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SPACE & SCIENCE NEWS: January 2011
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Gazing afar for other earths, and other beings Jan 31, 2011
Crew of 520-day mock Mars mission nears mock landing Jan 31, 2011
Hubble telescope detects the oldest known galaxy Jan 28, 2011
'Life chemicals' may have formed around far-flung star Jan 26, 2011
Why space taxis might be safer than NASA's shuttle Jan 26, 2011
Dragonfish nebula conceals giant star cluster Jan 25, 2011
Quantum entanglement could stretch across time Jan 24, 2011
Japanese cargo rocket for ISS lifts off Jan 22, 2011
Telltale chemistry could betray ET Jan 21, 2011
Huge Delta rocket flies from Vandenberg, California Jan 21, 2011
Probe to survey comet dented by Deep Impact mission Jan 20, 2011
Half a million take a gander at space Jan 20, 2011
Hottest planet is hotter than some stars Jan 19, 2011
Cassini rocks Rhea rendezvous Jan 17, 2011
2011 'year of rockets' for Europe Jan 15, 2011
Solar flares on dwarf stars could threaten alien life Jan 14, 2011
>Milky Way's dark-matter satellite in stargazers' sights Jan 14, 2011
Galaxy clusters' ancient light shows young cosmic city Jan 14, 2011
Cosmology standard candle not so standard after all Jan 13, 2011
Space tourism jet work continues Jan 13, 2011
Sloan data yields biggest color night-sky image ever Jan 12, 2011
Planck telescope observes cosmic giants Jan 11, 2011
Antimatter caught streaming from thunderstorms on Earth Jan 11, 2011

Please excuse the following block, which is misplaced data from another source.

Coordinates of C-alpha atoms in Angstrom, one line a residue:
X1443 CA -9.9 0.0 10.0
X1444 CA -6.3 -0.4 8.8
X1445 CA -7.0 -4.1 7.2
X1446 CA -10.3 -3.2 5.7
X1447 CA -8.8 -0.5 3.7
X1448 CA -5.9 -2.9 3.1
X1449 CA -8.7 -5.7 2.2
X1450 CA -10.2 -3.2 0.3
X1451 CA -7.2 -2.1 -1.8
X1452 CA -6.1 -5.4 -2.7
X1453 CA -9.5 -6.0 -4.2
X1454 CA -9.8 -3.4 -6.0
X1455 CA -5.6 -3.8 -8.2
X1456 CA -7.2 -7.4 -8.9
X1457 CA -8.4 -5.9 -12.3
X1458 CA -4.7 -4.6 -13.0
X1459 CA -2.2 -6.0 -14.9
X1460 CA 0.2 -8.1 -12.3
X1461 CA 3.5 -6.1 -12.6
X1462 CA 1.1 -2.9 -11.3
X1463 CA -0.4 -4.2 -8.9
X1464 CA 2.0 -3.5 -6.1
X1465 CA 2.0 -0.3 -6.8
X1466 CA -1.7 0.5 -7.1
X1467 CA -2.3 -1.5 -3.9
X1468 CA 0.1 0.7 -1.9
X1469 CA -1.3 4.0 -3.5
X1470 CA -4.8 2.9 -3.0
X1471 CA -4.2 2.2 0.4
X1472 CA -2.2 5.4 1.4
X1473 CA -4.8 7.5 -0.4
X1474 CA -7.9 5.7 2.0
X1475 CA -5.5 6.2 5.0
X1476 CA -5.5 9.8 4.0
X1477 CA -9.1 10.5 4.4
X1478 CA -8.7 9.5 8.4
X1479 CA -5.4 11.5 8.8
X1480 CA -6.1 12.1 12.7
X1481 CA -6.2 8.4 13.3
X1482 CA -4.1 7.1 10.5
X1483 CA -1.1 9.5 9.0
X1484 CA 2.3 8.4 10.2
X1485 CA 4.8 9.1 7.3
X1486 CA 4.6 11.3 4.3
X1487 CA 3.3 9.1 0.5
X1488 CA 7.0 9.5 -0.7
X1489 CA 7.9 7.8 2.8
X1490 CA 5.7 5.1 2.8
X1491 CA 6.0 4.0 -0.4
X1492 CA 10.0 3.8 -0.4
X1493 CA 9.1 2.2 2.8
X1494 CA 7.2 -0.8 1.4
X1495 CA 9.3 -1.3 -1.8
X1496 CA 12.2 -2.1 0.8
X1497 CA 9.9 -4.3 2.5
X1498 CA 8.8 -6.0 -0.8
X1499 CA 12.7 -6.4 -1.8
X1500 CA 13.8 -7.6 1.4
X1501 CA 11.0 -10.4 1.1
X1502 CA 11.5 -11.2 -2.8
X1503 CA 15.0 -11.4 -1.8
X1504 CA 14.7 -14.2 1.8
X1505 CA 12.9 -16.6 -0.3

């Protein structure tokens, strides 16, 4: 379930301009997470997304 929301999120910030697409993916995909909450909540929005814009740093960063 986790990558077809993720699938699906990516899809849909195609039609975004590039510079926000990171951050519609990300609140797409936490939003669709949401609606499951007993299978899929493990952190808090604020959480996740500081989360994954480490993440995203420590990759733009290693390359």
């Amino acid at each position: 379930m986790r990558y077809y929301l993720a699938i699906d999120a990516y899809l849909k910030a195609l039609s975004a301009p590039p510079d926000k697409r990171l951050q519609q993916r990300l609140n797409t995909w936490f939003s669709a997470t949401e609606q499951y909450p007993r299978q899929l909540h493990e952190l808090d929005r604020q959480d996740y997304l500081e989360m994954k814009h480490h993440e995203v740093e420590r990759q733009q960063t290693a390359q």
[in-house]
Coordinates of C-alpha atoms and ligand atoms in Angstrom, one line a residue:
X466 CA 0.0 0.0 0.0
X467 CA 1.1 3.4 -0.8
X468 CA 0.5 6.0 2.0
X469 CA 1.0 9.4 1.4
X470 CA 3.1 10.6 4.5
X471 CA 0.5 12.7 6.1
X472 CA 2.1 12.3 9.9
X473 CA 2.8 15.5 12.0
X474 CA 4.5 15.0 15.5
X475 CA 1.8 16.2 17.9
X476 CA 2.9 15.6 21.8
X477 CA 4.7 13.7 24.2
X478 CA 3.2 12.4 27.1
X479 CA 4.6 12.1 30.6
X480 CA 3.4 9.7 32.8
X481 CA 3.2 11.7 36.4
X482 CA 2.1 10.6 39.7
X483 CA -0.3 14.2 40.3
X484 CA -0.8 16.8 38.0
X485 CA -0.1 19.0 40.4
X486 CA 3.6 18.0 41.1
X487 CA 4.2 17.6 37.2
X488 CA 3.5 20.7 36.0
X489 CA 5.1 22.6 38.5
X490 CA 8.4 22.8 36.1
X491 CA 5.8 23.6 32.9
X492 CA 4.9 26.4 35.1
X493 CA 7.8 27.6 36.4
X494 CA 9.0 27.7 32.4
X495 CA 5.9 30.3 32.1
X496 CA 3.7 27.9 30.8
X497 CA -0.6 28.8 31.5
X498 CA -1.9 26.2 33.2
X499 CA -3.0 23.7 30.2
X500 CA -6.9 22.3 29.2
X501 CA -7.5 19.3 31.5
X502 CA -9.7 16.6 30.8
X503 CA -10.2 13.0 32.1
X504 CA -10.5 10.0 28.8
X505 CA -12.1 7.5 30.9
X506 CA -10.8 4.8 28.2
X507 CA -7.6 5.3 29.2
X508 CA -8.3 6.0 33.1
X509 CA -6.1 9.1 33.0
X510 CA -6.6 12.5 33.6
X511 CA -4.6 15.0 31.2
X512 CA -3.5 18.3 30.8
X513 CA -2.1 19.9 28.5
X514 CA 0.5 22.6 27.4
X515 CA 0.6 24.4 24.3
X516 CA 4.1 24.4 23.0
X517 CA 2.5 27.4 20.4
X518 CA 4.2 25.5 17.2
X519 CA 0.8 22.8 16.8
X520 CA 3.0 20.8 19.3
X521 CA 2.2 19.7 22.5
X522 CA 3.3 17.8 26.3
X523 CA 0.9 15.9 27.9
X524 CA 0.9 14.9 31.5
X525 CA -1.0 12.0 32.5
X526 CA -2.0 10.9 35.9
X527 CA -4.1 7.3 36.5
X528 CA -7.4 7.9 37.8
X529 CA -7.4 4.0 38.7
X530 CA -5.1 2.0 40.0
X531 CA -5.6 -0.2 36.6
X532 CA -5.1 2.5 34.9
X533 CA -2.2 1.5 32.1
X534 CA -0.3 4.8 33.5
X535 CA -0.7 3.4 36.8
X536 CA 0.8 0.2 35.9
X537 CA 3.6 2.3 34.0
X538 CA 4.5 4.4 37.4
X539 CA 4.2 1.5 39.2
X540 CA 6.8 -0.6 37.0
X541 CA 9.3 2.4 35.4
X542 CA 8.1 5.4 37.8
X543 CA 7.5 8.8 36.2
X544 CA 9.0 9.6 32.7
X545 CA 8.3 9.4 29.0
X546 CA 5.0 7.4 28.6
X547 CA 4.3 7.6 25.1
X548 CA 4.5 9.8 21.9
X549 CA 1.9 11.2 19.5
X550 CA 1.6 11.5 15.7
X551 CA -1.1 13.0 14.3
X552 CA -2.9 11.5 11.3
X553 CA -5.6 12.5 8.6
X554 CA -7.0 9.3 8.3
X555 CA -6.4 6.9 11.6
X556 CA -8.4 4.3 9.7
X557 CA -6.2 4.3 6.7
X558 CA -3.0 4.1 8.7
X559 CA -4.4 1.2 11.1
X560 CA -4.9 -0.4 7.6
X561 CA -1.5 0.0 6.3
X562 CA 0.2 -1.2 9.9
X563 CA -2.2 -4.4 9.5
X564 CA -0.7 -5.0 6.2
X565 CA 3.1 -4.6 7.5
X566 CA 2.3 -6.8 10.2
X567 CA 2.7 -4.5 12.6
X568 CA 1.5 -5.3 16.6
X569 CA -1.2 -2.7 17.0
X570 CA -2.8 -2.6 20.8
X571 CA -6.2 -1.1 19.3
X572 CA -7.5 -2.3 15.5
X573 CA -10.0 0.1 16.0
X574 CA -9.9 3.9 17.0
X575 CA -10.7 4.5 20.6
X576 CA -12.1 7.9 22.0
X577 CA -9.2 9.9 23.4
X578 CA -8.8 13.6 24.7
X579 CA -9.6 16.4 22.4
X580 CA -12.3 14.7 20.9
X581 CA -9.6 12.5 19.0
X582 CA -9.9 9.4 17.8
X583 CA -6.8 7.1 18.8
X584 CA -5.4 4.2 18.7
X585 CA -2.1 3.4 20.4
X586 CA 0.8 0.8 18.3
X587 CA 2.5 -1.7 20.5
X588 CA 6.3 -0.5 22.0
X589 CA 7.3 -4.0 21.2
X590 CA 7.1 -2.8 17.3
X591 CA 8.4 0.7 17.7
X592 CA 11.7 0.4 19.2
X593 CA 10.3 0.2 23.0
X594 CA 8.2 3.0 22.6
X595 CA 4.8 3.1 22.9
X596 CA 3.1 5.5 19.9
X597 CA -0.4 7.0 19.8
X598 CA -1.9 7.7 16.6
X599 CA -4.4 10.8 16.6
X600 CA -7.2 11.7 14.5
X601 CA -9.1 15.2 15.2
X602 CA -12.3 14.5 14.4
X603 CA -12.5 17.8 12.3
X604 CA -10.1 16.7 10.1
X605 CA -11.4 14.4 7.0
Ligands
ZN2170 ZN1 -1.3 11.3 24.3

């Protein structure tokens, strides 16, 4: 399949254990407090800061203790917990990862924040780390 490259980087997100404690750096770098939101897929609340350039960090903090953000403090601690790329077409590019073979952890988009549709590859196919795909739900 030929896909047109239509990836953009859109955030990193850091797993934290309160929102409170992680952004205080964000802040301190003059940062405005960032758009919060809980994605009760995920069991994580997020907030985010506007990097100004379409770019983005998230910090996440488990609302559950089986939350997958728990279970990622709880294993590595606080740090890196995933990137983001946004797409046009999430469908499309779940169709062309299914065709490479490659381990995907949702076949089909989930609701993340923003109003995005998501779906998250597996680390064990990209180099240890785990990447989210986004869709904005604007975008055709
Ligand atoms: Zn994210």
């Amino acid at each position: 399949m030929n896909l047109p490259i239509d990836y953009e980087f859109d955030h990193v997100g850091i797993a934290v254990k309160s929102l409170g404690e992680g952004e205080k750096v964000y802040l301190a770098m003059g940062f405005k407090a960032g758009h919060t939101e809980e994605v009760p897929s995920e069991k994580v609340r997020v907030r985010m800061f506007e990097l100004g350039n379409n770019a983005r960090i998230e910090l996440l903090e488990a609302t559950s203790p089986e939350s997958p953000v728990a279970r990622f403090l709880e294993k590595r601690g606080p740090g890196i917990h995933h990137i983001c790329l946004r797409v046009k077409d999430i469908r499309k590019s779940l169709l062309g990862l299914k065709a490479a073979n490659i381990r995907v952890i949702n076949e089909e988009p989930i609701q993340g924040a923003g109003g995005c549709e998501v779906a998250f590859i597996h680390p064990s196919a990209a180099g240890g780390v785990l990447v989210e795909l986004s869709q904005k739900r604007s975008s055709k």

Kepler discovers its first rocky planet Jan 10, 2011
No extra time for US particle lab Jan 10, 2011
Black holes first? Jan 10, 2011
Extreme Planet Makeover Jan 7, 2011
Mystery flares betray hidden force within Crab Nebula Jan 7, 2011
Cluster model shows how first cells could have divided Jan 7, 2011
Plasma jets key to enduring solar mystery Jan 7, 2011
Wreckage is from 'pristine star' Jan 5, 2011
Birth and death within Andromeda Jan 4, 2011
Reliance on indirect evidence fuels dark matter doubts Jan 2, 2011


Kepler
Gazing afar for other earths, and other beings
(Jan 31, 2011)


On Wednesday, astronomers working on the Kepler mission are scheduled to unveil a closely kept list of 400 stars that are their brightest and best bets so far for harboring planets, some of which could turn out to be the smallest and most Earth-like worlds discovered out there to date. They represent the first glimpse of riches to come in a quest that is as old as the imagination and as new as the iPad.

Read more. Source: New York Times

Mars520 mission
Crew of 520-day mock Mars mission nears mock landing
(Jan 31, 2011)


After nearly eight months' journey in a small, enclosed craft, the crew of the Mars500 mission is nearing the turning point of its voyage – arrival and disembarking at the Red Planet. They will spend 10 days there, exploring the surface in a series of excursions, before returning to their craft and beginning the lengthy trip home.

Read more. Source: Scientific American

oldest known galaxy
Hubble telescope detects the oldest known galaxy
(Jan 28, 2011)


The Hubble Space Telescope has detected what scientists believe may be the oldest galaxy ever observed. It is thought the galaxy is more than 13 billion years old and existed 480 million years after the Big Bang. A NASA team says this was a period when galaxy formation in the early Universe was going into "overdrive".

Read more. Source: BBC

molecules from space